And this day he painted, but in a fit of gloomy disgust destroyed everything. So it went on for a few weeks. Miss Marston was more regular than an alarm-clock; sometimes she brought some work, but oftener she sat vacantly watching the young man at work. Her only standard of accomplishment was quantity. One day, when Clayton had industriously employed a rainy afternoon in putting in the drapery for the figure, she was so much pleased by the quantity of the work accomplished that she praised him gleefully. Clayton, who was, as usual, in an ugly mood, cast an utterly contemptuous look at her and then turned to his easel.

"You mustn't look at me like that," the woman said, almost frightened.

"Then don't jabber about my pictures."

Her lips quivered, but she was silent. She began to realize her position of galley-slave, and welcomed with a dull joy the contempt and insults to come.

One morning Clayton was not to be found. He did not appear during that week, and at last Miss Marston determined to find him. She made an excuse for a journey to Boston, and divining where Clayton could be found, she sent him word at a certain favorite club that she wanted to see him. He called at her modest hotel, dejected, listless, and somewhat shamefaced; he found Miss Marston calm and commonplace as usual. But it was the calm of a desperate resolve, won after painful hours, that he little recognized. Her instinct to attach herself to this strange, unaccountable creature, to make him effective to himself, had triumphed over her prejudices. She humbled herself joyfully, recognizing a mission.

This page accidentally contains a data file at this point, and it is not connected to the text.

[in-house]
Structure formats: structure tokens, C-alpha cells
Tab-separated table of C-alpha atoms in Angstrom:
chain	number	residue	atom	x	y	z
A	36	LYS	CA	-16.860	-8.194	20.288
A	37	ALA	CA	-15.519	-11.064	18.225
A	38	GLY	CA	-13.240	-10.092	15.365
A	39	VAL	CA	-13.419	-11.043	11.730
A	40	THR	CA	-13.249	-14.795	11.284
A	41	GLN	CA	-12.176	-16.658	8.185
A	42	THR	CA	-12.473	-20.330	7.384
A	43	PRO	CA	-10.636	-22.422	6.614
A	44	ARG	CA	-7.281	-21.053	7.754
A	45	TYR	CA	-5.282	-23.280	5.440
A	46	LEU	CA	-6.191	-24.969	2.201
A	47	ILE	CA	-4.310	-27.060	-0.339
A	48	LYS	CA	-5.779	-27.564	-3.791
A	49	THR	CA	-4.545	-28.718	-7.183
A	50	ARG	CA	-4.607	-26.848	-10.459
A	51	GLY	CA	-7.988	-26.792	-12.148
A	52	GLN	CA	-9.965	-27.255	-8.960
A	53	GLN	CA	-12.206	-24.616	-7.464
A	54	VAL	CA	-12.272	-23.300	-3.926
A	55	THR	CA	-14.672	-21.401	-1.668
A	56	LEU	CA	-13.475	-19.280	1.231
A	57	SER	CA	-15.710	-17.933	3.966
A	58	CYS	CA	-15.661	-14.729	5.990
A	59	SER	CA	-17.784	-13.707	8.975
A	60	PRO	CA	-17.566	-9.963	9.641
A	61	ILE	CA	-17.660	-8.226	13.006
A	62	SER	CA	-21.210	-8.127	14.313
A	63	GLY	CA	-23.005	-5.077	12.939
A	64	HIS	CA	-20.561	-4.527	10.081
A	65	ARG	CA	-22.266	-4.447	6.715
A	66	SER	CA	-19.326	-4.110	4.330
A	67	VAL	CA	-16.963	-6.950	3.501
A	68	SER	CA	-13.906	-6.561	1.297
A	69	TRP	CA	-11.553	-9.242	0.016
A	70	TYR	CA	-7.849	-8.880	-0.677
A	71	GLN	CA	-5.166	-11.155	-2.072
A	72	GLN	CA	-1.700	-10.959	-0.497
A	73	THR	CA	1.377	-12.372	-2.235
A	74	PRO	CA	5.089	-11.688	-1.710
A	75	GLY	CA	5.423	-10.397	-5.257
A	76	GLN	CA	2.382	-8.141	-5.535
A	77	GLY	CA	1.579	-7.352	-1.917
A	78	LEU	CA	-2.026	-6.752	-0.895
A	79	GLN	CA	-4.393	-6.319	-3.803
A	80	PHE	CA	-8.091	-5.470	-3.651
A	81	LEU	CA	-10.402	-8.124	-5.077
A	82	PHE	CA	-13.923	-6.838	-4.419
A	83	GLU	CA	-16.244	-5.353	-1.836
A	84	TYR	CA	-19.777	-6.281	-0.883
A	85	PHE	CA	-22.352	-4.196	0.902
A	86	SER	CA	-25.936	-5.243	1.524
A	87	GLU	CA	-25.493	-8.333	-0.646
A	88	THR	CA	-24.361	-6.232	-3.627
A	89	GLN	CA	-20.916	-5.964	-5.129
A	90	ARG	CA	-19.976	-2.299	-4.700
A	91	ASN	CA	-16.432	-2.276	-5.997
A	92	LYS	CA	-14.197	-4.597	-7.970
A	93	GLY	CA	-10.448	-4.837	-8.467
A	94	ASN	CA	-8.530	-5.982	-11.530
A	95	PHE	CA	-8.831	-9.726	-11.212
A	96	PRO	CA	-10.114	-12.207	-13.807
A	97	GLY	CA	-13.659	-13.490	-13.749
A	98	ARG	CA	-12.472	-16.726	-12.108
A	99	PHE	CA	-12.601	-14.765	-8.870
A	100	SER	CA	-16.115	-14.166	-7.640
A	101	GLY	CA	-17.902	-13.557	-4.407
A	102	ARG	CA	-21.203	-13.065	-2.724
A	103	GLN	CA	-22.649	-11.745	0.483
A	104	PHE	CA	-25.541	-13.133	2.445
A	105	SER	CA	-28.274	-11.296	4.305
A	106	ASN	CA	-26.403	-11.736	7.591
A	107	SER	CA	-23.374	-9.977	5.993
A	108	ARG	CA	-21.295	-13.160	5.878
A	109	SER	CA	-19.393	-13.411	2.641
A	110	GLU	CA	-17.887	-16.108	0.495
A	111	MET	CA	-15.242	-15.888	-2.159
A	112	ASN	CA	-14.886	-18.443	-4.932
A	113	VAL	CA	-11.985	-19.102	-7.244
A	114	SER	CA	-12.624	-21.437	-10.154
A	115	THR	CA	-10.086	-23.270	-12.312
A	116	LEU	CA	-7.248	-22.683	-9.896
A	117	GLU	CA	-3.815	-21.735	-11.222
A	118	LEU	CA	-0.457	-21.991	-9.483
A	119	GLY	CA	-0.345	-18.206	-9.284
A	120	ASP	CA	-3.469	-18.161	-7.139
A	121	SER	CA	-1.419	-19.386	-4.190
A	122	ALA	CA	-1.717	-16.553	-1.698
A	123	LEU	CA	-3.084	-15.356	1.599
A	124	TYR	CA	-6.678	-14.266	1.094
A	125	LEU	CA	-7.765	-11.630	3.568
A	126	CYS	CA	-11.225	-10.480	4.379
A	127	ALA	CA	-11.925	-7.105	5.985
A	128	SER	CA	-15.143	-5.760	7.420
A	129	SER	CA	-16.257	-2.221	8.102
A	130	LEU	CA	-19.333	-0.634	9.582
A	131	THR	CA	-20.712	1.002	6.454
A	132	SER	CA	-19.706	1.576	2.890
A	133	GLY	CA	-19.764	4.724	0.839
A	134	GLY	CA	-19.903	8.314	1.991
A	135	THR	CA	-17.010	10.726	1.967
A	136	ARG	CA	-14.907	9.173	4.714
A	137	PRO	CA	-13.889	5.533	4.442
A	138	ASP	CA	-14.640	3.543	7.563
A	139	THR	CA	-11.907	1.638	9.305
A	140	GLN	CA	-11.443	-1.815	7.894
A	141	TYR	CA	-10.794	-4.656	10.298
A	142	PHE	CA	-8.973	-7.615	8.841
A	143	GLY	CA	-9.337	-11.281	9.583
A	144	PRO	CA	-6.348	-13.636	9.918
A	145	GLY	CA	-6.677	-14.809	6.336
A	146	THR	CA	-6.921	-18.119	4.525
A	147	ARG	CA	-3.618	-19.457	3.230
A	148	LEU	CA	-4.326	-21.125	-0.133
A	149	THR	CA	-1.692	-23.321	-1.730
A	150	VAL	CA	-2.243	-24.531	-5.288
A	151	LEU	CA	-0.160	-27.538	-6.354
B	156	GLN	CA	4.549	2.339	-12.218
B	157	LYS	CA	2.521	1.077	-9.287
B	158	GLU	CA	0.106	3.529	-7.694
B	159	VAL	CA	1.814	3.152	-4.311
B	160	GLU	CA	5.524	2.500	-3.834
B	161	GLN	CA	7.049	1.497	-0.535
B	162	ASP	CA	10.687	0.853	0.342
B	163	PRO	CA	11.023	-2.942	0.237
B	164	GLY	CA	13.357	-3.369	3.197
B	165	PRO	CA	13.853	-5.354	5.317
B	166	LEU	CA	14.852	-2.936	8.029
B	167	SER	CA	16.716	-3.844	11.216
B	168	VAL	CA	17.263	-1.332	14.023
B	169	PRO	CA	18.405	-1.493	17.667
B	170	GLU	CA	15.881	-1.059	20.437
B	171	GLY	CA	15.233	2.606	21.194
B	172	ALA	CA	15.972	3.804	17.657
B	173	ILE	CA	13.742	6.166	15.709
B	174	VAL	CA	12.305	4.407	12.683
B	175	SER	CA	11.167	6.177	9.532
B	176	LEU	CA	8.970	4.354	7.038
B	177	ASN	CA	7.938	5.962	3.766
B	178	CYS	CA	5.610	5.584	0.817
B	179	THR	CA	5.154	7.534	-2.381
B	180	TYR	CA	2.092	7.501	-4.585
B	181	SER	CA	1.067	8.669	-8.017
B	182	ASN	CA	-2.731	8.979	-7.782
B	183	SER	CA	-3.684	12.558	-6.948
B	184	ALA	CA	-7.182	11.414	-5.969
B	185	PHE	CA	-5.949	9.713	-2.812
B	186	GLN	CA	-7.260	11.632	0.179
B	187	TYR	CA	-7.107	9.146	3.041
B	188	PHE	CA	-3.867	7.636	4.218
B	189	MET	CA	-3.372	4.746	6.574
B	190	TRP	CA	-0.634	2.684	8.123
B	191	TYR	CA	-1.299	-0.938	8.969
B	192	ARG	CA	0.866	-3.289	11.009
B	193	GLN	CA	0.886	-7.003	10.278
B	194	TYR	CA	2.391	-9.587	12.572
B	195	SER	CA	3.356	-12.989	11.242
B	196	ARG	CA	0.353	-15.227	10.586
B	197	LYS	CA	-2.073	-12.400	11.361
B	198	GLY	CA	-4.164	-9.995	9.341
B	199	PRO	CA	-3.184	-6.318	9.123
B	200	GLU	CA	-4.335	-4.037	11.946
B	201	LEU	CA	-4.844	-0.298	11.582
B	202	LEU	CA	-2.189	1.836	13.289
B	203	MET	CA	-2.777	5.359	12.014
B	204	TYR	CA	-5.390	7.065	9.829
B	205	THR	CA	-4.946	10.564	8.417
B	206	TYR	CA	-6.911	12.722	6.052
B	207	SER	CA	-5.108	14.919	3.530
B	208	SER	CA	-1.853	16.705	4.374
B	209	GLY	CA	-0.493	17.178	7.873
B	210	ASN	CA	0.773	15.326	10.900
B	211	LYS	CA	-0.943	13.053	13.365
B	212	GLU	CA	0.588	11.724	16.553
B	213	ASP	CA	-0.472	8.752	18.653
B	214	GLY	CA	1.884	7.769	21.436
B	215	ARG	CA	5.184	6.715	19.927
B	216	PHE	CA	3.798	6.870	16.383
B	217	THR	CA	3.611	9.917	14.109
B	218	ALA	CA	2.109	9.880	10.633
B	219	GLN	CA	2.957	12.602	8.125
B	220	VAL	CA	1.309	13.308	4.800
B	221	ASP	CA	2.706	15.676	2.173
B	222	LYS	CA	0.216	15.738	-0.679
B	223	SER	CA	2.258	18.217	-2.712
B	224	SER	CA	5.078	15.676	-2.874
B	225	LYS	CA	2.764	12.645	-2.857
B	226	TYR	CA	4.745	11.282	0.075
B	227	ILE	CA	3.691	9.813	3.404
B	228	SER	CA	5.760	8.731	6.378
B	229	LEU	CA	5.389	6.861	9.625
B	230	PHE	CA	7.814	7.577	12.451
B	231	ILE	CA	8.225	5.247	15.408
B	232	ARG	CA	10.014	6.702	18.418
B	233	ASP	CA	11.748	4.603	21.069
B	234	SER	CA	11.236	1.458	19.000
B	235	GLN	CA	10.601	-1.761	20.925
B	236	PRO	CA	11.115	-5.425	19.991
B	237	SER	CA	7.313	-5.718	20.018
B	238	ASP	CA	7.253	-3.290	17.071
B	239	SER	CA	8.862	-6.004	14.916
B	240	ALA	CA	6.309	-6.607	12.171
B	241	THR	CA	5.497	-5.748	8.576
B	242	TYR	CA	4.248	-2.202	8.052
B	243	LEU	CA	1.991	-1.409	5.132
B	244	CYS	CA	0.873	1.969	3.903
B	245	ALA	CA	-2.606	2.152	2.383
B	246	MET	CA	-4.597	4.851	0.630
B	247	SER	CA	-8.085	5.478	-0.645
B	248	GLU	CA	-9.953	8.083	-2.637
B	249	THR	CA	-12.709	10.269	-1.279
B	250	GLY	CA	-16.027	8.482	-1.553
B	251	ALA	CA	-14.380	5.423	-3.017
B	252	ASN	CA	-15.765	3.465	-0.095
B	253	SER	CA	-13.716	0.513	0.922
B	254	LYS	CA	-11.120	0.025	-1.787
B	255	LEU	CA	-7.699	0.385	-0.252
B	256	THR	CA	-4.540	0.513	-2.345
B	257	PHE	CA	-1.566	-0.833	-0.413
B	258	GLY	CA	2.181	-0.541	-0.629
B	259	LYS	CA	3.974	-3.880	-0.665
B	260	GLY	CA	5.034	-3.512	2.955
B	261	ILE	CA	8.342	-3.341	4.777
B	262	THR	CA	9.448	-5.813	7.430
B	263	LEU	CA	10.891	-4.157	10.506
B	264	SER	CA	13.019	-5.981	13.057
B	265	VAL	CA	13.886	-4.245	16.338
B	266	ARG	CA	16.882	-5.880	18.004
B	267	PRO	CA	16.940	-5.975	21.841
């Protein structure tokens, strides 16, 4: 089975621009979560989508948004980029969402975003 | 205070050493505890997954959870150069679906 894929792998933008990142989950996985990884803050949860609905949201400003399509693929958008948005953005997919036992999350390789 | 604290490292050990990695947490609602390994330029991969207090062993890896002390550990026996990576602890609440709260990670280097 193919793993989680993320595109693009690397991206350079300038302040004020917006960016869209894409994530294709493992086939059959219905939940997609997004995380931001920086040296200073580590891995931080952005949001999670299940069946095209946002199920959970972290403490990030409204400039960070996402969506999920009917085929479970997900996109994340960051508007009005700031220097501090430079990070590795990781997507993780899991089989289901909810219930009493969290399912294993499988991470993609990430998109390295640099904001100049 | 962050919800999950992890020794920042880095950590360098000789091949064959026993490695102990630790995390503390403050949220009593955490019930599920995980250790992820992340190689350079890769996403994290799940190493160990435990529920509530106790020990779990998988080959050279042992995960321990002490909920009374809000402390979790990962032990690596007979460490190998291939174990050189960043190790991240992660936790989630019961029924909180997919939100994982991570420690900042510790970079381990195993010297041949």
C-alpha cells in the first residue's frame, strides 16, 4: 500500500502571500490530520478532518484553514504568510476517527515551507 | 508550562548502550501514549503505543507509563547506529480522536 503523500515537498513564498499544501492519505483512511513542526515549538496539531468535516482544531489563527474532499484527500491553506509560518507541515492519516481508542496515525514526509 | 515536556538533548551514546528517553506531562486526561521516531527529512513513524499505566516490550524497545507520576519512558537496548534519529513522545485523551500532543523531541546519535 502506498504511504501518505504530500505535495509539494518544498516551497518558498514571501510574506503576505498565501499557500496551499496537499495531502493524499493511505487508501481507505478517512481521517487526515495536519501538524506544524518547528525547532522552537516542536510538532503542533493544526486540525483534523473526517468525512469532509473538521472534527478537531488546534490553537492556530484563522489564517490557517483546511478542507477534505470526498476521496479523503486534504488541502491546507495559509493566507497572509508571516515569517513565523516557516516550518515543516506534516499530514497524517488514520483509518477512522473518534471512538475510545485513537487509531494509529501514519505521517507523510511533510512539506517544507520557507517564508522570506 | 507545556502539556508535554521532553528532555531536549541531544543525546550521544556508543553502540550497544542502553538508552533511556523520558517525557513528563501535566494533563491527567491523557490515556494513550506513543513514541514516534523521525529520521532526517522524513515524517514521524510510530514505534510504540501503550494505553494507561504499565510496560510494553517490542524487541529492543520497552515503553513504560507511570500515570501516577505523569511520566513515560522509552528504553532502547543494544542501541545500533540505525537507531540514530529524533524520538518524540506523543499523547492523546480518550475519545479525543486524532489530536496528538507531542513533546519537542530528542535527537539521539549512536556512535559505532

"Della said that I might presume on your escort home," she remarked dryly, trembling for fear that she had exposed herself to some contemptuous retort. One great attraction, however, in Clayton was that he never expected the conventional. It did not occur to him as particularly absurd that this woman, ten years his senior, should hunt him up in this fashion. He took such eccentricities as a matter of course, and whatever the circumstances or the conversation, found it all natural and reasonable. Women did not fear him, but talked indiscreetly to him about all things.

"What's the use of keeping up this ridiculous farce about my work?" he said, sadly. Then he sought for a conventional phrase. "Your unexpected interest and enthusiasm in my poor attempts have been most kind, my dear Miss Marston. But you must allow me to go to the dogs in my own fashion; that's the inalienable right of every emancipated soul in these days." The politeness and mockery of this little epigram stung the woman.

"Don't be brutal, as well as good for nothing," she said, bitterly. "You're as low as if you took to drink or any other vice, and you know it. I can't appreciate your fine ideas, perhaps, but I know you ought to do something more than talk. You're terribly ambitious, but you're too weak to do anything but talk. I don't care what you think about my interference. I can make you work, and I will make you do something. You know you need the whip, and if none of your pleasant friends will give it to you, I can. Come!" she added, pleadingly.